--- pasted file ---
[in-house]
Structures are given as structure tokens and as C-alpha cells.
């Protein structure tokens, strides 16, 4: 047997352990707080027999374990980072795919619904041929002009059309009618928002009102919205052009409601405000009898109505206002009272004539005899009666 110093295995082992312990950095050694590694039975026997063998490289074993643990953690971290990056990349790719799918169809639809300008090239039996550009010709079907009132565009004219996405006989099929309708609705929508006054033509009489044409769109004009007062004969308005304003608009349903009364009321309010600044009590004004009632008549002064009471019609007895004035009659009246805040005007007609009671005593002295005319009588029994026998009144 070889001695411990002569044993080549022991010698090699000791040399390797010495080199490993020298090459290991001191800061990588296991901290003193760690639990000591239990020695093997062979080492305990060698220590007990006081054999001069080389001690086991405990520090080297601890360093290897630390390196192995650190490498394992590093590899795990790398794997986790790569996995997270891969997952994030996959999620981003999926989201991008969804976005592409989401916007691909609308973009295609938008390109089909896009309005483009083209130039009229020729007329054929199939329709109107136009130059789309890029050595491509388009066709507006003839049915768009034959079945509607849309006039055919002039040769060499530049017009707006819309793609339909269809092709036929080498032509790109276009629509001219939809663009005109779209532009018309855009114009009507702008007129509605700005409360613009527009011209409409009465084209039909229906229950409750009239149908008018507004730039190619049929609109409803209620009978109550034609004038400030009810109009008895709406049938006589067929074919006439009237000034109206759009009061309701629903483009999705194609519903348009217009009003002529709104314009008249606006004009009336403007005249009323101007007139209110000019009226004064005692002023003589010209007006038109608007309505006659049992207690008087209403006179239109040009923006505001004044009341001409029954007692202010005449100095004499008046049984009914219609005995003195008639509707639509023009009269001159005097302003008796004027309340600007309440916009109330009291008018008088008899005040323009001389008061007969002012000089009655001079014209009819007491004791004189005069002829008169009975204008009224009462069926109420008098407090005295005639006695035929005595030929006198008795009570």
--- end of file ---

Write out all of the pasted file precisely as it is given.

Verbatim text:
[in-house]
Structures are given as structure tokens and as C-alpha cells.
């Protein structure tokens, strides 16, 4: 047997352990707080027999374990980072795919619904041929002009059309009618928002009102919205052009409601405000009898109505206002009272004539005899009666 110093295995082992312990950095050694590694039975026997063998490289074993643990953690971290990056990349790719799918169809639809300008090239039996550009010709079907009132565009004219996405006989099929309708609705929508006054033509009489044409769109004009007062004969308005304003608009349903009364009321309010600044009590004004009632008549002064009471019609007895004035009659009246805040005007007609009671005593002295005319009588029994026998009144 070889001695411990002569044993080549022991010698090699000791040399390797010495080199490993020298090459290991001191800061990588296991901290003193760690639990000591239990020695093997062979080492305990060698220590007990006081054999001069080389001690086991405990520090080297601890360093290897630390390196192995650190490498394992590093590899795990790398794997986790790569996995997270891969997952994030996959999620981003999926989201991008969804976005592409989401916007691909609308973009295609938008390109089909896009309005483009083209130039009229020729007329054929199939329709109107136009130059789309890029050595491509388009066709507006003839049915768009034959079945509607849309006039055919002039040769060499530049017009707006819309793609339909269809092709036929080498032509790109276009629509001219939809663009005109779209532009018309855009114009009507702008007129509605700005409360613009527009011209409409009465084209039909229906229950409750009239149908008018507004730039190619049929609109409803209620009978109550034609004038400030009810109009008895709406049938006589067929074919006439009237000034109206759009009061309701629903483009999705194609519903348009217009009003002529709104314009008249606006004009009336403007005249009323101007007139209110000019009226004064005692002023003589010209007006038109608007309505006659049992207690008087209403006179239109040009923006505001004044009341001409029954007692202010005449100095004499008046049984009914219609005995003195008639509707639509023009009269001159005097302003008796004027309340600007309440916009109330009291008018008088008899005040323009001389008061007969002012000089009655001079014209009819007491004791004189005069002829008169009975204008009224009462069926109420008098407090005295005639006695035929005595030929006198008795009570």